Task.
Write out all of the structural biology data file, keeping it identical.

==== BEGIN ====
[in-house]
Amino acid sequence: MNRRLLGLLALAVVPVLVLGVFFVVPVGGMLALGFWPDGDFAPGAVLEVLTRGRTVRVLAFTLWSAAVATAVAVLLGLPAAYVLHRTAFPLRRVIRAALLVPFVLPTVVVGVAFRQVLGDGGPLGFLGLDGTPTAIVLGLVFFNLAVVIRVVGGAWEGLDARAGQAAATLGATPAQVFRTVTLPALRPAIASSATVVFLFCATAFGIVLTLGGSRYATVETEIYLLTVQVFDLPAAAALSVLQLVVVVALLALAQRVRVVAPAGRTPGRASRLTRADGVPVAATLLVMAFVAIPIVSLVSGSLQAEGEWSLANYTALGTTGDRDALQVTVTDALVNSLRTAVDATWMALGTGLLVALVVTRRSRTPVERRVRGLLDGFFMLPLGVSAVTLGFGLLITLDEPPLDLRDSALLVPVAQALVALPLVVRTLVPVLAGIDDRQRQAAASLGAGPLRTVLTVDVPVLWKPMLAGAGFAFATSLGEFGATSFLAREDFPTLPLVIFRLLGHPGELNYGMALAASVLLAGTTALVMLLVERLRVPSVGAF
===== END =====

[in-house]
Amino acid sequence: MNRRLLGLLALAVVPVLVLGVFFVVPVGGMLALGFWPDGDFAPGAVLEVLTRGRTVRVLAFTLWSAAVATAVAVLLGLPAAYVLHRTAFPLRRVIRAALLVPFVLPTVVVGVAFRQVLGDGGPLGFLGLDGTPTAIVLGLVFFNLAVVIRVVGGAWEGLDARAGQAAATLGATPAQVFRTVTLPALRPAIASSATVVFLFCATAFGIVLTLGGSRYATVETEIYLLTVQVFDLPAAAALSVLQLVVVVALLALAQRVRVVAPAGRTPGRASRLTRADGVPVAATLLVMAFVAIPIVSLVSGSLQAEGEWSLANYTALGTTGDRDALQVTVTDALVNSLRTAVDATWMALGTGLLVALVVTRRSRTPVERRVRGLLDGFFMLPLGVSAVTLGFGLLITLDEPPLDLRDSALLVPVAQALVALPLVVRTLVPVLAGIDDRQRQAAASLGAGPLRTVLTVDVPVLWKPMLAGAGFAFATSLGEFGATSFLAREDFPTLPLVIFRLLGHPGELNYGMALAASVLLAGTTALVMLLVERLRVPSVGAF